In the wake of President Barack Obama's endorsement of complementary and alternative medicine, including acupuncture, there appears to be renewed interest in pushing for the passage of HR 646, the Federal Acupuncture Coverage Act of 2009, which would "amend title XVIII of the Social Security Act to provide for coverage of qualified acupuncturist services under part B of the Medicare Program, and to amend title 5, United States Code, to provide for coverage of such services under the Federal Employees Health Benefits Program."
Certainly, with health care reform as one of the top priorities of the current administration and foremost on the minds of Americans, the time would appear to be ripe for moving the bill forward. In fact, a new Web site launched by the Department of Health and Human Services, www.healthreform.gov, featured a survey of 30,603 participants. Among the top concerns were cost (55 percent), lack of emphasis on prevention (20 percent), pre-existing conditions limiting insurance access (13 percent) and concerns about the quality of health care (12 percent).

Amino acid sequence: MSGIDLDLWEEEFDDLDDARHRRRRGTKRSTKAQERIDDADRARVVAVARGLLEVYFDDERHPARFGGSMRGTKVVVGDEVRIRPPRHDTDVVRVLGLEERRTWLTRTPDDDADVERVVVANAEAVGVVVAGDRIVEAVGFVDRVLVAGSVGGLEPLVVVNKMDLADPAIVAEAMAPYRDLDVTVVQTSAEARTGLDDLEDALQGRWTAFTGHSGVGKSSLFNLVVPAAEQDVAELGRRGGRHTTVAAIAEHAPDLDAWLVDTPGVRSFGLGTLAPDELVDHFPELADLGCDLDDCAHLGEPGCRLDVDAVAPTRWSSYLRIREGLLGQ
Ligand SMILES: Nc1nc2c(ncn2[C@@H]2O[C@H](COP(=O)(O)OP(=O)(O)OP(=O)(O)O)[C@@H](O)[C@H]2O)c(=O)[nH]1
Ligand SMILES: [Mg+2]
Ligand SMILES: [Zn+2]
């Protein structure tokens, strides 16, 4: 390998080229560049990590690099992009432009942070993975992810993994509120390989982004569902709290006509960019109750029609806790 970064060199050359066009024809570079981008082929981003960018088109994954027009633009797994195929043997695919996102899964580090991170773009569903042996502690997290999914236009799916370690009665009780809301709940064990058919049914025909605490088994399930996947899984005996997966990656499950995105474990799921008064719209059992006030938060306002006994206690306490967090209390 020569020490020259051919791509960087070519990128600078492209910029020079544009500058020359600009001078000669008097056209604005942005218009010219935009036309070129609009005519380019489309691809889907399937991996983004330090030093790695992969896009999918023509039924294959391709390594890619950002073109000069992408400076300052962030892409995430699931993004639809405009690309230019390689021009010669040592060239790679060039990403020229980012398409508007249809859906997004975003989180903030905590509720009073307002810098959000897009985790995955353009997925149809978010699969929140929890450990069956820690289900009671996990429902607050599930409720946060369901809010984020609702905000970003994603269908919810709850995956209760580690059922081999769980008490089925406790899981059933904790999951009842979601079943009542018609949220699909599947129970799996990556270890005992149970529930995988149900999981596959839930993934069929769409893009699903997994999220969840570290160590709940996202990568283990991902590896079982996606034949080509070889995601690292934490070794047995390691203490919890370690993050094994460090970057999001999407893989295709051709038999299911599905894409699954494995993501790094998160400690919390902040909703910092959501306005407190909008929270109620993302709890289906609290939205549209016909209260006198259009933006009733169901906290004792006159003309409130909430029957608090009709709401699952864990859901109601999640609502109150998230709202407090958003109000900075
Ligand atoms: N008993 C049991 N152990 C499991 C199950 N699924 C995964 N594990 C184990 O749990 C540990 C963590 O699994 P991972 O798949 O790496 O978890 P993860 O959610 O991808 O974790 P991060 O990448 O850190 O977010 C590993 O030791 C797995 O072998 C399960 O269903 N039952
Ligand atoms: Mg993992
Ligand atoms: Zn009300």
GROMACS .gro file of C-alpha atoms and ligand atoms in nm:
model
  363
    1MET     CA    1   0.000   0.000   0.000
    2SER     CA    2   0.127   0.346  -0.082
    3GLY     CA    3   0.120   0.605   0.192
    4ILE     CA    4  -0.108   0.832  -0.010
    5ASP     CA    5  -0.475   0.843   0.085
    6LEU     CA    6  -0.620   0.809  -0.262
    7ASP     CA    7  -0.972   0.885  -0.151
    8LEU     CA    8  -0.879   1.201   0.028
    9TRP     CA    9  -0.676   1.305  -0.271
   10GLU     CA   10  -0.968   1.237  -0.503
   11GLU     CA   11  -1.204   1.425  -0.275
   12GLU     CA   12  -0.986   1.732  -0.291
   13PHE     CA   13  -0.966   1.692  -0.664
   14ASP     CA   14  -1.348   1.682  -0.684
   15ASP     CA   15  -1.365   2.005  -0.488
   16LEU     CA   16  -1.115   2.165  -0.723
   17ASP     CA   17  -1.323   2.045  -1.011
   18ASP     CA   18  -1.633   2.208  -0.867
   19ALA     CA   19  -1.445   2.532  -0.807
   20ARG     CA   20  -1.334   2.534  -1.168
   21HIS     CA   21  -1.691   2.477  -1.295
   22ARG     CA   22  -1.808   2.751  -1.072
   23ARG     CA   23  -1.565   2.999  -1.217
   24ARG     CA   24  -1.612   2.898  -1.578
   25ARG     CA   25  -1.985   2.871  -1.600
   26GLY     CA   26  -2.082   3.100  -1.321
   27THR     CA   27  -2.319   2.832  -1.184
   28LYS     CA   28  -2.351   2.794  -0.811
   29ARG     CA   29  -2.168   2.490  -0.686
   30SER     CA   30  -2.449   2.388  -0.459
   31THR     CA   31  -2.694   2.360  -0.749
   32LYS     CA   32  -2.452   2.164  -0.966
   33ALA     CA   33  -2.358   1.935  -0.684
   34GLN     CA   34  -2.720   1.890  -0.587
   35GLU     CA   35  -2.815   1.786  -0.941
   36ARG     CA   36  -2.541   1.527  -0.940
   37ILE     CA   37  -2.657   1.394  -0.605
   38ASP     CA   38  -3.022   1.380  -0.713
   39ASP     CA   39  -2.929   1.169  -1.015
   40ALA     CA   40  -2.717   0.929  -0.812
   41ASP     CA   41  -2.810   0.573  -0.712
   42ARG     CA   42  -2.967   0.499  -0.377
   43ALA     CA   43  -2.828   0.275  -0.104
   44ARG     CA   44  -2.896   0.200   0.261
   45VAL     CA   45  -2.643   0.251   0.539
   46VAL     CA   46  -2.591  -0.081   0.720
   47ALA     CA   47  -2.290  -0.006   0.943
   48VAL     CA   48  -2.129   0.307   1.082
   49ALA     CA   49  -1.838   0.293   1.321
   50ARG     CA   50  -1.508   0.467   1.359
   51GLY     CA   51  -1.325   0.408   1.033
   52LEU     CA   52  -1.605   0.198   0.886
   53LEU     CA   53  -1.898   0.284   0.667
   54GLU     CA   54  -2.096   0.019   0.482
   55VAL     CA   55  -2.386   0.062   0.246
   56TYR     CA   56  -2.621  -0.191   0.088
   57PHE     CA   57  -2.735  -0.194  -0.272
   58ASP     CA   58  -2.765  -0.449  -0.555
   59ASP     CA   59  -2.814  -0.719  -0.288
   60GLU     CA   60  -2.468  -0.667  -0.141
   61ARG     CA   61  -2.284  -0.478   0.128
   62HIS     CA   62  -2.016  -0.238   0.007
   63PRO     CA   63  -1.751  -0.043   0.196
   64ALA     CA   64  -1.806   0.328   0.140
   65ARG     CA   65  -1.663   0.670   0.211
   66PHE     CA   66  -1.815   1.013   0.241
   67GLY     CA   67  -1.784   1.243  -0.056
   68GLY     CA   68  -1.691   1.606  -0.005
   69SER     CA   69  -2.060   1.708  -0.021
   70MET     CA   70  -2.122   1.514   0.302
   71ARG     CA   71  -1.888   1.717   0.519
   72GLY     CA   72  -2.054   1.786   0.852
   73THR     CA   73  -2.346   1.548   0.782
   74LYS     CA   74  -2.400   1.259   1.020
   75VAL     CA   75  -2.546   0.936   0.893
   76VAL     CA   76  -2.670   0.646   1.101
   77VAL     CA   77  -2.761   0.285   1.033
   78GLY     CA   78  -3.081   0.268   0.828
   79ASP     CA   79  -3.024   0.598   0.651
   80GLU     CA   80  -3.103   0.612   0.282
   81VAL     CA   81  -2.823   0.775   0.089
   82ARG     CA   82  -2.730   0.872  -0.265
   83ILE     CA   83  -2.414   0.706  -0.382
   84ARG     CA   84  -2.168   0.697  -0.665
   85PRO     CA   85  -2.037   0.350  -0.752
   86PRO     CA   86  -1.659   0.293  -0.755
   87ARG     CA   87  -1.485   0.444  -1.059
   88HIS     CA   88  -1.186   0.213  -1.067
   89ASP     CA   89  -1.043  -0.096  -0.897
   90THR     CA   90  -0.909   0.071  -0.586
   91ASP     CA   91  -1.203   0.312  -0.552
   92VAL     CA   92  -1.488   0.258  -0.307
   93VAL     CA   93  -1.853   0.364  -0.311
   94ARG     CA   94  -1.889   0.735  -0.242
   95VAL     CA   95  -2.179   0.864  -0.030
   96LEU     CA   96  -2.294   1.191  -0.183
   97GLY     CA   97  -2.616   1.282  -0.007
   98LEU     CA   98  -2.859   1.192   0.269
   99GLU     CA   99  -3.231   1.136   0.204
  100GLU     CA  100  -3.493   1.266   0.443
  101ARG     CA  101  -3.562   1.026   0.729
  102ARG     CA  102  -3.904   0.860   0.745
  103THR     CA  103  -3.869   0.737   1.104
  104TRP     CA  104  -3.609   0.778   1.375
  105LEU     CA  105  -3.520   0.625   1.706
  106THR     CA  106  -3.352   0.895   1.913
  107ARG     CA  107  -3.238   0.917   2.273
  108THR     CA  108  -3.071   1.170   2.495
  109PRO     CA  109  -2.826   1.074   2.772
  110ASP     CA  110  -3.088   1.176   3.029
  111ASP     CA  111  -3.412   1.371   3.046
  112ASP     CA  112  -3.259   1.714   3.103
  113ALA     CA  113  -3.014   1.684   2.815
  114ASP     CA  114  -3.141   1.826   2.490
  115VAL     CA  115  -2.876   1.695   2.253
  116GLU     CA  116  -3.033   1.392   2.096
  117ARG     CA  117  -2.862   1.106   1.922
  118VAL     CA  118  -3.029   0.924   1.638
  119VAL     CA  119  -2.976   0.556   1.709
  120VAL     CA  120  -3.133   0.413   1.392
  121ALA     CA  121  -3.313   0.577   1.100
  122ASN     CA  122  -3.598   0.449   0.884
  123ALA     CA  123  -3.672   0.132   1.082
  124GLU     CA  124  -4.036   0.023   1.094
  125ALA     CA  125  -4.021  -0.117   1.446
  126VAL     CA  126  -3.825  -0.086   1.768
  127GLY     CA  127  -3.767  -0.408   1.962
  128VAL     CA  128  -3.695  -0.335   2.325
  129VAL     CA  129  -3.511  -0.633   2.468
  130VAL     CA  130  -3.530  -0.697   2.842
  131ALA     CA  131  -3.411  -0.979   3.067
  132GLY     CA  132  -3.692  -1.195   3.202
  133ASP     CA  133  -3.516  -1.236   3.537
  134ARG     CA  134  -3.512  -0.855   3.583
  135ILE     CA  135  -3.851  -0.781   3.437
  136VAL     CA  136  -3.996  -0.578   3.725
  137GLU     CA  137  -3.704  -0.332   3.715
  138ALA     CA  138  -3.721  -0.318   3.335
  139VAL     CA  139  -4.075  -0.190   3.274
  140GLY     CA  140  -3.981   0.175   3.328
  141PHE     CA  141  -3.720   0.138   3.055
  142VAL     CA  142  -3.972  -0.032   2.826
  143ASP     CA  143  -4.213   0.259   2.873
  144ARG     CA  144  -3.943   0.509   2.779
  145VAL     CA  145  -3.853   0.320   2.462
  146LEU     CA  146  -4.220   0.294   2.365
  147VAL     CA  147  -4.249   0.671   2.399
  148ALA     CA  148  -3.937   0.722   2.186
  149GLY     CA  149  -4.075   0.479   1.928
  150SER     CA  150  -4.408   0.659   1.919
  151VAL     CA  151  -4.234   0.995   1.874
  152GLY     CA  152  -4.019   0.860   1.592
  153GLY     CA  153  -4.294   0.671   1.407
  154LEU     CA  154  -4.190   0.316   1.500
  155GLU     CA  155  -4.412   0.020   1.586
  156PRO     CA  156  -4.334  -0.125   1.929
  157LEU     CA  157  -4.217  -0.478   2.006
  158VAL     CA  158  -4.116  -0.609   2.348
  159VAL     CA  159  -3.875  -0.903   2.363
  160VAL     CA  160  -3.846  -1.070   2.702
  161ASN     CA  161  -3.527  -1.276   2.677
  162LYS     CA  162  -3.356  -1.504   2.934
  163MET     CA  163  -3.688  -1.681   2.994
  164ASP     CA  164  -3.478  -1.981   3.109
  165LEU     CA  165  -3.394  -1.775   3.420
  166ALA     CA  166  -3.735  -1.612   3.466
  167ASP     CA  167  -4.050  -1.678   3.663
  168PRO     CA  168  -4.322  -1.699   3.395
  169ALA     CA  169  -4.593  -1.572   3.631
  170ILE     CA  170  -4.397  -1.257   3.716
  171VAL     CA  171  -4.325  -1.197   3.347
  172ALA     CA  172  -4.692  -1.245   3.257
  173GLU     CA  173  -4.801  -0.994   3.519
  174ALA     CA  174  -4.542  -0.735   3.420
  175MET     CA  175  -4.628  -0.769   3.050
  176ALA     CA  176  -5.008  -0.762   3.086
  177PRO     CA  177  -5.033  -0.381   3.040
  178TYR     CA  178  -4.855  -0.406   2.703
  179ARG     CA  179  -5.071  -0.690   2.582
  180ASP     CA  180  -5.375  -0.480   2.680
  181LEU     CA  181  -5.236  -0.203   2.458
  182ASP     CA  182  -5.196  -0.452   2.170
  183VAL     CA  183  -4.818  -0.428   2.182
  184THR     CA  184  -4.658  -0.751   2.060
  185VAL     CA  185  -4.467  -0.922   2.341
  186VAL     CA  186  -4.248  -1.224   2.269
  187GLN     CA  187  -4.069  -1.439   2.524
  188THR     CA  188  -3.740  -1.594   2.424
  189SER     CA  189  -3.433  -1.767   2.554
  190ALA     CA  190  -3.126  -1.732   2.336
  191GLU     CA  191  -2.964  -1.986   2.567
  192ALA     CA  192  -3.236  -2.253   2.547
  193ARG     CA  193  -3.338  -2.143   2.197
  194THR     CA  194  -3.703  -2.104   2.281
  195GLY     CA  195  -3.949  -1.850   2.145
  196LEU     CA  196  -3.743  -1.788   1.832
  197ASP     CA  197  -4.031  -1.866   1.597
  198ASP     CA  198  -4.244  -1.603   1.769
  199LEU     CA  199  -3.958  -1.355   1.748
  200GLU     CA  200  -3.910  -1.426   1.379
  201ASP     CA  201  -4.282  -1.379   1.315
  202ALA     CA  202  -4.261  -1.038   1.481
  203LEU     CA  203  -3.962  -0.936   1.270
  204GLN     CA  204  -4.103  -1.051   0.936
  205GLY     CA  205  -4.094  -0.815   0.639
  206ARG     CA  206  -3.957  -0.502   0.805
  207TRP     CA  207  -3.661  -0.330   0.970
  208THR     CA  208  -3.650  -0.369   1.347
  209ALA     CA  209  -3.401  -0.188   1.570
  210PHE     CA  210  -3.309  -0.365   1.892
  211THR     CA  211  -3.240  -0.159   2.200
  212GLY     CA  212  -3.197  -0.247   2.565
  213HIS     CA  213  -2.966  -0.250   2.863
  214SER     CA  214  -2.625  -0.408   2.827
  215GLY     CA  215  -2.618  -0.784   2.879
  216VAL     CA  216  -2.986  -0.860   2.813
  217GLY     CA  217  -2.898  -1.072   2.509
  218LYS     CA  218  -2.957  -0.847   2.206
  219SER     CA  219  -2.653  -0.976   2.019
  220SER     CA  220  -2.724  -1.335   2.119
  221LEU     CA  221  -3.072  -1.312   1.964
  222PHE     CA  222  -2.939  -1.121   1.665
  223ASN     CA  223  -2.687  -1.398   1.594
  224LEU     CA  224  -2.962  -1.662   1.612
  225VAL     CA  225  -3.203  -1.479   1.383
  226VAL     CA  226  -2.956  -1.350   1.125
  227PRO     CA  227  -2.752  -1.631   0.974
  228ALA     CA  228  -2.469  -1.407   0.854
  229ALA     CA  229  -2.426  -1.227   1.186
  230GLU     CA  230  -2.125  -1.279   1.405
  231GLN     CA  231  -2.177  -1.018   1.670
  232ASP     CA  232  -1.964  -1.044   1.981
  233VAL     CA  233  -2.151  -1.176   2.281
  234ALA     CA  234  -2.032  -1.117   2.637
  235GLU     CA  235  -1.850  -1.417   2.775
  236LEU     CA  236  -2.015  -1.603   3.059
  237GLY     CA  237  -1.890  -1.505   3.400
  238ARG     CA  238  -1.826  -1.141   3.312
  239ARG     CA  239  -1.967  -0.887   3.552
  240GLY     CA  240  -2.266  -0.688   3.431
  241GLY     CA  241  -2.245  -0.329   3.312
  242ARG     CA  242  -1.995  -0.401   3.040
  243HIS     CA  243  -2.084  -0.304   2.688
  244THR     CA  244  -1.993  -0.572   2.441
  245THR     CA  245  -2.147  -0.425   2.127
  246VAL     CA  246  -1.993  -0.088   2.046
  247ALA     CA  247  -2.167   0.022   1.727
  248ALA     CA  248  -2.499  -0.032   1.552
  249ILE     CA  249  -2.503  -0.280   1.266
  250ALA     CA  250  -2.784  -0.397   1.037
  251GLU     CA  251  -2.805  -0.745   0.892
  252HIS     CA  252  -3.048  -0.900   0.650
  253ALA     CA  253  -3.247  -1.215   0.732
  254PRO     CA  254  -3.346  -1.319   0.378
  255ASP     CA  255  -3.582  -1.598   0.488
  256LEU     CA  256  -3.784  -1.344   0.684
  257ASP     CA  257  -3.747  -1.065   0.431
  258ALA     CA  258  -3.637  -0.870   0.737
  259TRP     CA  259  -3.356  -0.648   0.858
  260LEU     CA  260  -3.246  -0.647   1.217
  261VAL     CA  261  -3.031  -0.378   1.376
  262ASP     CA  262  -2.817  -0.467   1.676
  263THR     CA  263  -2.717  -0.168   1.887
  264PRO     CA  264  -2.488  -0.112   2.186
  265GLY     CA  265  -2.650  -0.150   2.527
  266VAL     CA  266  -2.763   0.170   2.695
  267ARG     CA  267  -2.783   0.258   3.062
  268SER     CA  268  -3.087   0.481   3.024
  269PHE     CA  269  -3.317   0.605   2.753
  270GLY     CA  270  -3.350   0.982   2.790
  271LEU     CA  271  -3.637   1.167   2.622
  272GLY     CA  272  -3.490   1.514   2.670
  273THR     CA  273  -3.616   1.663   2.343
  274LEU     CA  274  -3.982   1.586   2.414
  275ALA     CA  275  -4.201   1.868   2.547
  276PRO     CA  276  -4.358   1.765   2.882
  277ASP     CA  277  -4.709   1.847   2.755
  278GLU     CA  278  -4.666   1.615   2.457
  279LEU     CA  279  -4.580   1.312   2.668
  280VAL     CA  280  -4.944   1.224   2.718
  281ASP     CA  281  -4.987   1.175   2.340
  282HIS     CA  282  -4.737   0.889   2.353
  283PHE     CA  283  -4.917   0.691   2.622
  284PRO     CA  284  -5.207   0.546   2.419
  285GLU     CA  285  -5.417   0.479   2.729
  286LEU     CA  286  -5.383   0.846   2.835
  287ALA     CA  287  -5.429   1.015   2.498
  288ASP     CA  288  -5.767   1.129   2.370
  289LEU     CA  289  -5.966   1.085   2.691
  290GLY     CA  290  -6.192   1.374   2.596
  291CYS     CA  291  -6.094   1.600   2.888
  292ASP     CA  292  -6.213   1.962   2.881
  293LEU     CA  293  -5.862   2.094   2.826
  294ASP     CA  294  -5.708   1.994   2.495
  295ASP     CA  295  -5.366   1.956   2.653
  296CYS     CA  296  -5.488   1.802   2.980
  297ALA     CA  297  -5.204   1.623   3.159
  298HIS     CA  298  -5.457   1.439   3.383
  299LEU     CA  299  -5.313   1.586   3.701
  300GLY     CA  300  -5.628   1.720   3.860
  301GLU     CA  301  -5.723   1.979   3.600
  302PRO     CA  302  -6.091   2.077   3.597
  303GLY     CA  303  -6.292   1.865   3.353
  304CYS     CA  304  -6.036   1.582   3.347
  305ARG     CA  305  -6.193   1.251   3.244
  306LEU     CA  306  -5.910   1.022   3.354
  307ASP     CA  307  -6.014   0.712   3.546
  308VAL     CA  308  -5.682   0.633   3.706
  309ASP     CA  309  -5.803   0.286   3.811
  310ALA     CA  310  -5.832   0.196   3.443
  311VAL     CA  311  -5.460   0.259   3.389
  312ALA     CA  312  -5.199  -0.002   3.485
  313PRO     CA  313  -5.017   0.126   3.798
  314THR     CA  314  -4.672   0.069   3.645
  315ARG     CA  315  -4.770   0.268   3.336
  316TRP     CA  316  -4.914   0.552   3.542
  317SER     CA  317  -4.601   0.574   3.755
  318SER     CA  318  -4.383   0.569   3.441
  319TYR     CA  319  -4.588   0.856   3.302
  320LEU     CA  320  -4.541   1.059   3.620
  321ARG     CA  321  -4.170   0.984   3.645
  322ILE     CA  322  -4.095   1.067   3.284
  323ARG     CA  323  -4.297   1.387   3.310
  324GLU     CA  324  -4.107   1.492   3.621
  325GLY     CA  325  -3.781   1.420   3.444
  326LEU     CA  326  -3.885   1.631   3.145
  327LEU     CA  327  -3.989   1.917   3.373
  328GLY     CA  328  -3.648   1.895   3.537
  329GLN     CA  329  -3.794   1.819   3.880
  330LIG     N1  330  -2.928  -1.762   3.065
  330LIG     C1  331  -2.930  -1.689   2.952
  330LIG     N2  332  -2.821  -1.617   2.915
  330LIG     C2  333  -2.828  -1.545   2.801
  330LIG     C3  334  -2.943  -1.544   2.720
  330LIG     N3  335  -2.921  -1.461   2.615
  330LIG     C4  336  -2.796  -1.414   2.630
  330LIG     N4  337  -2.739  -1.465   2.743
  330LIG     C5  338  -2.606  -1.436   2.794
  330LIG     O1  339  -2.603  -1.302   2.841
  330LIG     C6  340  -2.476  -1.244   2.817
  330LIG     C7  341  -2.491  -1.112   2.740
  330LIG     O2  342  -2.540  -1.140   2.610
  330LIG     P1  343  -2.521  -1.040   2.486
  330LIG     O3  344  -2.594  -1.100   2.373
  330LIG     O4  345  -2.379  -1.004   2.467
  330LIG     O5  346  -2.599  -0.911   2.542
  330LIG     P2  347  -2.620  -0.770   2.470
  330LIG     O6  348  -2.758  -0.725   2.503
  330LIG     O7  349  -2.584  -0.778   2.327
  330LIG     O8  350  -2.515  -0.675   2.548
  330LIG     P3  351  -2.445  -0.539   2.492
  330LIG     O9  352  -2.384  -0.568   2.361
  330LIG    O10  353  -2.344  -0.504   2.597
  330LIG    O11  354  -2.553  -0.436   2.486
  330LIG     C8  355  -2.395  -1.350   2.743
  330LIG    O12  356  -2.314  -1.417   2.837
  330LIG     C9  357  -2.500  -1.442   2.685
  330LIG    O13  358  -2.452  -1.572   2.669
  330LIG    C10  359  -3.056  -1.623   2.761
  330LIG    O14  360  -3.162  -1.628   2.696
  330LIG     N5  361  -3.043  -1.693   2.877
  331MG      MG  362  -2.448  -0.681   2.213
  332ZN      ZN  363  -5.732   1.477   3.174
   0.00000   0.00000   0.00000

In accordance with this, a new Web site has been launched, with a petition that supporters of the bill may sign. At www.wantacupuncturenow.org, site visitors can sign the petition, follow links to get more facts on the bill, Medicare and President Obama's Eight Health Principles, as well as watch a video on the importance of support for the passage of HR 646. The petition's goal is to collect 500,000 signatures by July 1, 2009.
According to Ernesto J. Fernandez, DOM, AP, LMHC, one of the petition proponents, "This legislation gives 53 million consumers the choice and opportunity to receive the services of qualified acupuncturists under Medicare and Federal Employees Health Benefit Plans."
The last action taken on the bill, on Jan. 22, 2009, was when it was referred to the House Energy and Commerce Committee, the House Ways and Means Committee and the House Oversight and Government Reform Committee. The bill was introduced by Representative Maurice D. Hinchey (D-NY).
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